We’d been at the pool at our local YMCA for a couple of hours when I started collecting our towels and packing up to go. The kids were getting their shoes on when we heard one of the lifeguards frantically blow her whistle. Another lifeguard shouted “Out of the pool! Everyone out of the pool!” There weren’t a ton of people there, but a small crowd started forming and the atmosphere changed. The last time I’d witnessed them clear the pool like that was when someone pooped in it. The very serious looks on the faces of the lifeguards let me know that this was a different scenario.
I didn’t want our kids to witness anything upsetting so I asked them to stay put while I walked closer to see what was happening. Once I could see the scene, I realized it was a training exercise. The “victim” was a Y employee that I’m friendly with. The lifeguard pulling him out of the water was completely committed and stone faced. Other life guards grabbed an electric defibrillator and one of those straight body board thingys that EMTs use. They moved the crowd back and put on plastic exam gloves. The people gathered around didn’t seem to know that this was staged and I felt bad for them. I walked back over to our kids to assure them that everything was okay.
Mia: “What’s happening, Mom? Is someone dying?”
Me: “No, honey. It’s a training exercise. That man is “pretend” drowning to be sure that the lifeguards react quickly and do everything they’re supposed to do.”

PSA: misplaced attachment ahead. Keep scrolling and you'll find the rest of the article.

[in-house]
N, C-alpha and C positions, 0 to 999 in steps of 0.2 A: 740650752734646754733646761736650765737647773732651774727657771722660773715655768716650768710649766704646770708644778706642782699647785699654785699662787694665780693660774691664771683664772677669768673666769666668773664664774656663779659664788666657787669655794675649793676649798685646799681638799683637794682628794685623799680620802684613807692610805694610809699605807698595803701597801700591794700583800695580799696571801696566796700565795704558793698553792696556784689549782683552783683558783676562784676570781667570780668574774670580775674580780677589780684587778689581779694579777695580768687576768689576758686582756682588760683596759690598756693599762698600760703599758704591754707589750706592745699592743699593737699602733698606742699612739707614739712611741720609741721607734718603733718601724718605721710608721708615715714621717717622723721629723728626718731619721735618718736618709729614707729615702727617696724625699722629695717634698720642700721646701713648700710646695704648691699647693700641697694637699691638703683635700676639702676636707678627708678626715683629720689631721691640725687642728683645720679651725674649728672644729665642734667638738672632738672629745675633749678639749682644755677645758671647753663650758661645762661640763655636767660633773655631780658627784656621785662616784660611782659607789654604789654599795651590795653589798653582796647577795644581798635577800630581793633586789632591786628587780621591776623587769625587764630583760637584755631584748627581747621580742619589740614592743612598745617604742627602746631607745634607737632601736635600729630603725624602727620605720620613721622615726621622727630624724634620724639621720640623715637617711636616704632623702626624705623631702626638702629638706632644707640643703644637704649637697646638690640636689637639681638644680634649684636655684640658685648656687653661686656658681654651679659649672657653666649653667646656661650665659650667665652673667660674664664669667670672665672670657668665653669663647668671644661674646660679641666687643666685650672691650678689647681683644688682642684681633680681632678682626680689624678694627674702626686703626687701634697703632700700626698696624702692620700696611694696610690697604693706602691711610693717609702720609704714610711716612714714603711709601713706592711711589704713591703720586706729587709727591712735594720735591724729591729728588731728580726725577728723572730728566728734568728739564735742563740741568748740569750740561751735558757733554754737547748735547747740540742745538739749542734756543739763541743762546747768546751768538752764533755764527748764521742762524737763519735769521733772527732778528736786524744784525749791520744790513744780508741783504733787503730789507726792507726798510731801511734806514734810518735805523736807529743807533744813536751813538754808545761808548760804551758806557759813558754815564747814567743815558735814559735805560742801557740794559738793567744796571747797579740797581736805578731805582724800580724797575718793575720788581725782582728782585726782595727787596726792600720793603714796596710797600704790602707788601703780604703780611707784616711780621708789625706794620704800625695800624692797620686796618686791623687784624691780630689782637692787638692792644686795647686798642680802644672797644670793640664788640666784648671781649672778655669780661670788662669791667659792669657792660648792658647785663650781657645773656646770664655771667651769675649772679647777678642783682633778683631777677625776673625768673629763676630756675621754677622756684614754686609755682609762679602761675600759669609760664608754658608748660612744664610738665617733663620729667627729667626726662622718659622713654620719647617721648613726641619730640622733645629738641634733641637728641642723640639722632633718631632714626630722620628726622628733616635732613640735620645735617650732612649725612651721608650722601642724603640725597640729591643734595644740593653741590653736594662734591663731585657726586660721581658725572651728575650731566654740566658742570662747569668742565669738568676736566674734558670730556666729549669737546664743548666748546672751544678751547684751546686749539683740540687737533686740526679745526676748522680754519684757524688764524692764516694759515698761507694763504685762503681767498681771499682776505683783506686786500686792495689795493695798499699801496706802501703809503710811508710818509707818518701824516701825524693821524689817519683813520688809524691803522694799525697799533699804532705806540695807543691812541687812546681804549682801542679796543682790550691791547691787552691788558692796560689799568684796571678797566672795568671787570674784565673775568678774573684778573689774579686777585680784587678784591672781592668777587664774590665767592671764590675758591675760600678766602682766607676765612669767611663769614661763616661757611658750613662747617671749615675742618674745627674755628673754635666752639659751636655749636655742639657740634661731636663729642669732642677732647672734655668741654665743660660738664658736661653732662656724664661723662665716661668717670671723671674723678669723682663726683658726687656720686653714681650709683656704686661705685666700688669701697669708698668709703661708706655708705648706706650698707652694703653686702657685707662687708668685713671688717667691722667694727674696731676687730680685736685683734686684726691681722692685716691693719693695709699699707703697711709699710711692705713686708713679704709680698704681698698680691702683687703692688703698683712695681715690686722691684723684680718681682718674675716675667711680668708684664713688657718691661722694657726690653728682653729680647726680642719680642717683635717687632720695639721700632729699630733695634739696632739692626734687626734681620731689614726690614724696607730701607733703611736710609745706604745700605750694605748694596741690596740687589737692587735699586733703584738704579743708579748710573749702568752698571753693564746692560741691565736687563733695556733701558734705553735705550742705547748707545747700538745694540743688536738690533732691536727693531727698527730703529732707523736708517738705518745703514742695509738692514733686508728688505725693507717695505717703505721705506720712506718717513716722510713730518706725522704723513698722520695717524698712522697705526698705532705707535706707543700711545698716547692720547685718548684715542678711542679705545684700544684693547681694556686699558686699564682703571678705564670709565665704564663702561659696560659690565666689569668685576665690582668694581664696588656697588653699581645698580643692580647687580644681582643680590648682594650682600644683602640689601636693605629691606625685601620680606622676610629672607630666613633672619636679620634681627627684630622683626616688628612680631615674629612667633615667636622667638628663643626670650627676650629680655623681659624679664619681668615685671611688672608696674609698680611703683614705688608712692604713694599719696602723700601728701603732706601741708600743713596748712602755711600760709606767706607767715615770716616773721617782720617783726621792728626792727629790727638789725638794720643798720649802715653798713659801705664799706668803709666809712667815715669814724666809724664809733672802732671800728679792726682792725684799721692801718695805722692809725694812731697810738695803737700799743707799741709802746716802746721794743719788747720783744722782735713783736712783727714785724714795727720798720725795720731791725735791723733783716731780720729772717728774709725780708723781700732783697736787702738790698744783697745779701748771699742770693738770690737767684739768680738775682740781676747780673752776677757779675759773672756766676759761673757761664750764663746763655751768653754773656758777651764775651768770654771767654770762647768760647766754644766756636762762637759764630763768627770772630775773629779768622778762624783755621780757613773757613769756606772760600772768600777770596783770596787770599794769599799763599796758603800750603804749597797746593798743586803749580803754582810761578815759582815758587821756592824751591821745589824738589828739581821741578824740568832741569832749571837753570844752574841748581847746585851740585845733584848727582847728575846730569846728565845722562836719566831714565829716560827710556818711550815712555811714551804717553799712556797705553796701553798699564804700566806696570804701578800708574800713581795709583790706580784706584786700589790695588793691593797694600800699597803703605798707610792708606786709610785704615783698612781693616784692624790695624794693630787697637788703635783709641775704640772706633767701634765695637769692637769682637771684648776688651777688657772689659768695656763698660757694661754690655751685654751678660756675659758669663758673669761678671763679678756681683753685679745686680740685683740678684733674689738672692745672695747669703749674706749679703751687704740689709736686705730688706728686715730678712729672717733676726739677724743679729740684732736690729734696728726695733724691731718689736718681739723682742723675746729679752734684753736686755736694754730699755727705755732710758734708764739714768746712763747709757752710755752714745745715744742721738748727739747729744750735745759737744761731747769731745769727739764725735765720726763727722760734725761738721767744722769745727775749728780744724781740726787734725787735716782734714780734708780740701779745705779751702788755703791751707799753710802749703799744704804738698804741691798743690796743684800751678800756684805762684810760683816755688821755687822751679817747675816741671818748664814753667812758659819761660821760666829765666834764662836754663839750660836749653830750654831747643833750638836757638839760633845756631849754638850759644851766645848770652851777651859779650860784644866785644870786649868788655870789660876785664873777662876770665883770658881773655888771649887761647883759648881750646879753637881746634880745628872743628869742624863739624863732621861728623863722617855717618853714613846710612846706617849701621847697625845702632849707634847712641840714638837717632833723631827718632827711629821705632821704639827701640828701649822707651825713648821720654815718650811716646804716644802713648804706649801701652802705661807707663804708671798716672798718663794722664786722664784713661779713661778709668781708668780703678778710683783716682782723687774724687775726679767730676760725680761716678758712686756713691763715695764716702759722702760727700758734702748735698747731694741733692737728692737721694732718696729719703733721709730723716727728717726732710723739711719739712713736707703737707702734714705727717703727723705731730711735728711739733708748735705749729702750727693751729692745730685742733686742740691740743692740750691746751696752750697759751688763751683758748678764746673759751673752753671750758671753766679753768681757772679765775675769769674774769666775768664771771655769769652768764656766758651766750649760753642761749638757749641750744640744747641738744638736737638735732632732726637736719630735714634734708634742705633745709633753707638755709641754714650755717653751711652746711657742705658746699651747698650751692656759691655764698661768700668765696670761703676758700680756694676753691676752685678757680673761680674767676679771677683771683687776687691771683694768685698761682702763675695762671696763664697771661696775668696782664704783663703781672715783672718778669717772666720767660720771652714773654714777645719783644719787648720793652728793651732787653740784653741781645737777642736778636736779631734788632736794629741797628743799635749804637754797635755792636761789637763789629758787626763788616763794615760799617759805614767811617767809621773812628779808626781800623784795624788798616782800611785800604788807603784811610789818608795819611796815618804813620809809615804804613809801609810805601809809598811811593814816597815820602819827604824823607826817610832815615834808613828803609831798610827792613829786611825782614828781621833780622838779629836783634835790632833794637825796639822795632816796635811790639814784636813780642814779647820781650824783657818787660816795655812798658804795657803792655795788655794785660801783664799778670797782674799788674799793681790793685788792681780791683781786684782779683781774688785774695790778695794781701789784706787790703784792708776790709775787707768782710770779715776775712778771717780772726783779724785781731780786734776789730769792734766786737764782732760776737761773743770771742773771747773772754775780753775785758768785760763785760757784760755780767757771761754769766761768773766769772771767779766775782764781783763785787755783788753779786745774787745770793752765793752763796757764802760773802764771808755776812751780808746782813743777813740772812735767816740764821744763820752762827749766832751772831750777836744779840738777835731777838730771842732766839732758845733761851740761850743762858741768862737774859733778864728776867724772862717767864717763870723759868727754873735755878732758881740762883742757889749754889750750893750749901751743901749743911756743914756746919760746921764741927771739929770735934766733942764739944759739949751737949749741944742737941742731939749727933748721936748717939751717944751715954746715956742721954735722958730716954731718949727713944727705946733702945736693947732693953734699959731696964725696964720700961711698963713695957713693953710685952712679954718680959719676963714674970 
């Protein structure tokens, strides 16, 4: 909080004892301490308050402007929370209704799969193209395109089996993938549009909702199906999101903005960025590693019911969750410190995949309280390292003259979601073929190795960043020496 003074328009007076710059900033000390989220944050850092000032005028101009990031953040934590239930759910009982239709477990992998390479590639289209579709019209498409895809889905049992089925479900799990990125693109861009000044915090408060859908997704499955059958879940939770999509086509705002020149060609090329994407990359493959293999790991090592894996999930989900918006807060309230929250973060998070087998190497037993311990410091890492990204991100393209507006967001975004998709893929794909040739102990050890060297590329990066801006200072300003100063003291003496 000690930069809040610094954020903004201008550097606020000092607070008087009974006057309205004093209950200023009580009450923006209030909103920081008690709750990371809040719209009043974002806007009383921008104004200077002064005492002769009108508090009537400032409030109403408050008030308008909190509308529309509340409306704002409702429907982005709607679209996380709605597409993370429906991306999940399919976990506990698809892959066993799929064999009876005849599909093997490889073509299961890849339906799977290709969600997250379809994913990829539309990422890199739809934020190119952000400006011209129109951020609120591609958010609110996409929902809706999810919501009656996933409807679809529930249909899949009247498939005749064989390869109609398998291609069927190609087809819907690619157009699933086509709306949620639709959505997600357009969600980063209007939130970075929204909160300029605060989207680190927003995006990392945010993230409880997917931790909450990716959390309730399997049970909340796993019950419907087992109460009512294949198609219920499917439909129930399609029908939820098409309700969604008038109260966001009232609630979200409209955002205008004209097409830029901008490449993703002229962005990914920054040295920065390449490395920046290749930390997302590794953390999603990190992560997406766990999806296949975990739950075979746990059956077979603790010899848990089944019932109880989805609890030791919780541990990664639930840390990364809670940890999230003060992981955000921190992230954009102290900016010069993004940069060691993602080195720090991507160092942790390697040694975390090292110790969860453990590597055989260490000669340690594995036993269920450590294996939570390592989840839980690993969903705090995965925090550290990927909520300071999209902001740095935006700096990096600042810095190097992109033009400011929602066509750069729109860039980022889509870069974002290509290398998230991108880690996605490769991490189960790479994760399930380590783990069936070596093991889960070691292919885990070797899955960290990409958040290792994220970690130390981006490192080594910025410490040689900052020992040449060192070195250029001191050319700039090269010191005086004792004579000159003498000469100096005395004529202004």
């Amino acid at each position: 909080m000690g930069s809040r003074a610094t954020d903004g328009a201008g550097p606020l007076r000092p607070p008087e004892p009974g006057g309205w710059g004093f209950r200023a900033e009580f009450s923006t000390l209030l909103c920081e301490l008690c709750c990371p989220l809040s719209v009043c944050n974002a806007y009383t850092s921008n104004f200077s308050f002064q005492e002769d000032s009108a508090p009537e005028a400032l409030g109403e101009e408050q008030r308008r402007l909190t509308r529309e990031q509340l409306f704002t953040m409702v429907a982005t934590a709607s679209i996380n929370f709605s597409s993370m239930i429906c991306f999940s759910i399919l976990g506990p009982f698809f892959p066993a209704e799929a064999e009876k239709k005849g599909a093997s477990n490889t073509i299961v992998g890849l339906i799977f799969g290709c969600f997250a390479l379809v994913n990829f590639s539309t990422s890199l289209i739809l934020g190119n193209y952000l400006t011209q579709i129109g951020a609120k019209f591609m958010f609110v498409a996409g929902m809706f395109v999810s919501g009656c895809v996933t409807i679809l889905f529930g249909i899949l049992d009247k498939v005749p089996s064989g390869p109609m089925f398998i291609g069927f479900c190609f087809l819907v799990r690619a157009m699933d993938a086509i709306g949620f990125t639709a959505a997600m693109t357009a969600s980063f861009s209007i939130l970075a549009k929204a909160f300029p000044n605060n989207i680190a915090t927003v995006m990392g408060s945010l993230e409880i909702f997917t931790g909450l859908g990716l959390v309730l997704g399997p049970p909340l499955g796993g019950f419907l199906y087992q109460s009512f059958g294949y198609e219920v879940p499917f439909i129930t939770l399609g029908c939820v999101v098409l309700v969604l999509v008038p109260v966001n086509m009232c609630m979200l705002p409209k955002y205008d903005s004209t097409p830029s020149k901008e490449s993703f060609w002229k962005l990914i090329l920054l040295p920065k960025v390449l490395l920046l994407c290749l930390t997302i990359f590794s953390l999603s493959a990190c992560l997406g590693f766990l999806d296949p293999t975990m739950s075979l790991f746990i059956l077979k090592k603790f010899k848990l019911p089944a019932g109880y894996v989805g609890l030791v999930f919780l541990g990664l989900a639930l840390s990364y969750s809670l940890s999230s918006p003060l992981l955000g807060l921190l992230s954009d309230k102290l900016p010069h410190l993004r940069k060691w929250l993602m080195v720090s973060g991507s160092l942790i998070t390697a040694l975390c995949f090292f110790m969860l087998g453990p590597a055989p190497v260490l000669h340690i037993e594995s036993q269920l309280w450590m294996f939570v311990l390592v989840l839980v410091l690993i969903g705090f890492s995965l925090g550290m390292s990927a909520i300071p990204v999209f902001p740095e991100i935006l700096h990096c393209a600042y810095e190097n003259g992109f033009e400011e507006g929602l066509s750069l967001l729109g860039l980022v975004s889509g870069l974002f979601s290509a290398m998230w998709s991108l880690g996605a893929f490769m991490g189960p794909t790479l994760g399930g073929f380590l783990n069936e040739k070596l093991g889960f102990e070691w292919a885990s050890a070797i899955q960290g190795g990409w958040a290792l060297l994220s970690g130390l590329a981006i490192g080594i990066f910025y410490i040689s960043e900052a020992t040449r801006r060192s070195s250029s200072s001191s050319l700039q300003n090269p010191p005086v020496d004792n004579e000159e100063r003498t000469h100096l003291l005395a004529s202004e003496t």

Mia: “How do you know that?”
Me: “Well, because I know the guy who was playing the “victim”.”
Mia: “Are you sure? They all look upset. And the crowd around him looks upset…are you sure he’s okay?”
She glanced back toward the scene to see a lifeguard doing fake (but believable to a bystander) chest compressions.
All of the kids looked a little freaked out and I decided to hang around so they could see that he was okay.
After a few minutes, the lifeguards relaxed and peeled off their gloves. The crowd began to disperse and the “victim” stood up and gathered together all of the lifeguards who’d just pretend-saved his life.
Me: “See, guys? He’s okay. They just want to be sure that the lifeguards are paying attention to the swimmers.”
Leo: “So you’re telling me he wasn’t dying?”
Me: “Right. He was acting, sweetheart.”
Mia: “Why didn’t they tell us that they were pretending? That really scared me.”
Me: “I wasn’t over there- maybe they did tell the people that were close by.”
Mia: “I don’t think they did- everyone looked upset.”
Me: “I don’t know. They should maybe have someone walk around to let people know that it’s just pretend.”
It became apparent that Mia was aggravated about having an emotional reaction to a staged scenario.
Mia: “That’s not nice that they let people think that guy was dying. I don’t like that. They should have told us.”
Me: “You’re probably right. He’s a good actor, though, huh?”
Mia (indignant): “Whatever. I guess.”
As we were heading to the exit, Chris, the “victim” was just finishing up the meeting with the lifeguards. I thought I’d take the opportunity to reassure the kids that he was okay.
Me: “Hey, Chris! Good job not dying! See guys, he’s okay.”
Chris waved and smiled at the kids and they seemed satisfied that he, in fact, was merely acting.
As we walked down the hall toward the parking lot, I heard this exchange between Leo and Mia:
Leo: “I can’t believe that guy was acting. That scared me.”
Mia: “I know, right? I didn’t really believe him, though, (yes, she did) ’cause he wasn’t coughing or anything. When you’re really drowning you cough and stuff. I didn’t believe him but I guess other people did. They really should tell people that it’s just pretend so that little children don’t get upset.”
Leo: “Yeah…I didn’t believe him either. What a bunch of assholes.”